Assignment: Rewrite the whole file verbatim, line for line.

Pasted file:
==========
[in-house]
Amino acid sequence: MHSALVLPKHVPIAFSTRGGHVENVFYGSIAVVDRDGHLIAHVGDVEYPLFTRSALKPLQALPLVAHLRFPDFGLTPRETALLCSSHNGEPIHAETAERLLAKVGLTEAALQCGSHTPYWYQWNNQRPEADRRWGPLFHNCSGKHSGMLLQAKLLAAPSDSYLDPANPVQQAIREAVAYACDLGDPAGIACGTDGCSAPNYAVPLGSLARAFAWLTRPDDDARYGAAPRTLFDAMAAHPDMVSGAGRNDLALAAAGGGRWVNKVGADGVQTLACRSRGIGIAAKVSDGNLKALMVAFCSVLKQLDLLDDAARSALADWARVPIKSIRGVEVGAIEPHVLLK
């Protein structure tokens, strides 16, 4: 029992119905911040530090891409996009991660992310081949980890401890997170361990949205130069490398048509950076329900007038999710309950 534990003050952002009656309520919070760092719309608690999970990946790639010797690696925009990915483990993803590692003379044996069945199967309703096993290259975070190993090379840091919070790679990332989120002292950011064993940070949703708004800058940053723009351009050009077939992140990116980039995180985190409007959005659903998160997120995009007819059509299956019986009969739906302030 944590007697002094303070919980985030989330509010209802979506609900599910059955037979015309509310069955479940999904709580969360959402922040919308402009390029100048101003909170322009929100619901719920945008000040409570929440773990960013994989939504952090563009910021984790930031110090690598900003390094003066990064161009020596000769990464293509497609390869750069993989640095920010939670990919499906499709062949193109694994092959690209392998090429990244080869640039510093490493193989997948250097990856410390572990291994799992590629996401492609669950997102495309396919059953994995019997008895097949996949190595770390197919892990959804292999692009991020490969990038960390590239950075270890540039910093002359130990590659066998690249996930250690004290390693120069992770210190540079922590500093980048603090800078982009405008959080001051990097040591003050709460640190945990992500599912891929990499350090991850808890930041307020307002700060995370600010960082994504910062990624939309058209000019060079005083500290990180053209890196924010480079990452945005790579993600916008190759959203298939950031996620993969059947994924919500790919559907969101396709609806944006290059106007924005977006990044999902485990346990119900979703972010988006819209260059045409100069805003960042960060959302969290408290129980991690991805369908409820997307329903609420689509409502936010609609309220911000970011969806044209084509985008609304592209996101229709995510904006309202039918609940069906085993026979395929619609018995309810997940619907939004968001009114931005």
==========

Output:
[in-house]
Amino acid sequence: MHSALVLPKHVPIAFSTRGGHVENVFYGSIAVVDRDGHLIAHVGDVEYPLFTRSALKPLQALPLVAHLRFPDFGLTPRETALLCSSHNGEPIHAETAERLLAKVGLTEAALQCGSHTPYWYQWNNQRPEADRRWGPLFHNCSGKHSGMLLQAKLLAAPSDSYLDPANPVQQAIREAVAYACDLGDPAGIACGTDGCSAPNYAVPLGSLARAFAWLTRPDDDARYGAAPRTLFDAMAAHPDMVSGAGRNDLALAAAGGGRWVNKVGADGVQTLACRSRGIGIAAKVSDGNLKALMVAFCSVLKQLDLLDDAARSALADWARVPIKSIRGVEVGAIEPHVLLK
């Protein structure tokens, strides 16, 4: 029992119905911040530090891409996009991660992310081949980890401890997170361990949205130069490398048509950076329900007038999710309950 534990003050952002009656309520919070760092719309608690999970990946790639010797690696925009990915483990993803590692003379044996069945199967309703096993290259975070190993090379840091919070790679990332989120002292950011064993940070949703708004800058940053723009351009050009077939992140990116980039995180985190409007959005659903998160997120995009007819059509299956019986009969739906302030 944590007697002094303070919980985030989330509010209802979506609900599910059955037979015309509310069955479940999904709580969360959402922040919308402009390029100048101003909170322009929100619901719920945008000040409570929440773990960013994989939504952090563009910021984790930031110090690598900003390094003066990064161009020596000769990464293509497609390869750069993989640095920010939670990919499906499709062949193109694994092959690209392998090429990244080869640039510093490493193989997948250097990856410390572990291994799992590629996401492609669950997102495309396919059953994995019997008895097949996949190595770390197919892990959804292999692009991020490969990038960390590239950075270890540039910093002359130990590659066998690249996930250690004290390693120069992770210190540079922590500093980048603090800078982009405008959080001051990097040591003050709460640190945990992500599912891929990499350090991850808890930041307020307002700060995370600010960082994504910062990624939309058209000019060079005083500290990180053209890196924010480079990452945005790579993600916008190759959203298939950031996620993969059947994924919500790919559907969101396709609806944006290059106007924005977006990044999902485990346990119900979703972010988006819209260059045409100069805003960042960060959302969290408290129980991690991805369908409820997307329903609420689509409502936010609609309220911000970011969806044209084509985008609304592209996101229709995510904006309202039918609940069906085993026979395929619609018995309810997940619907939004968001009114931005």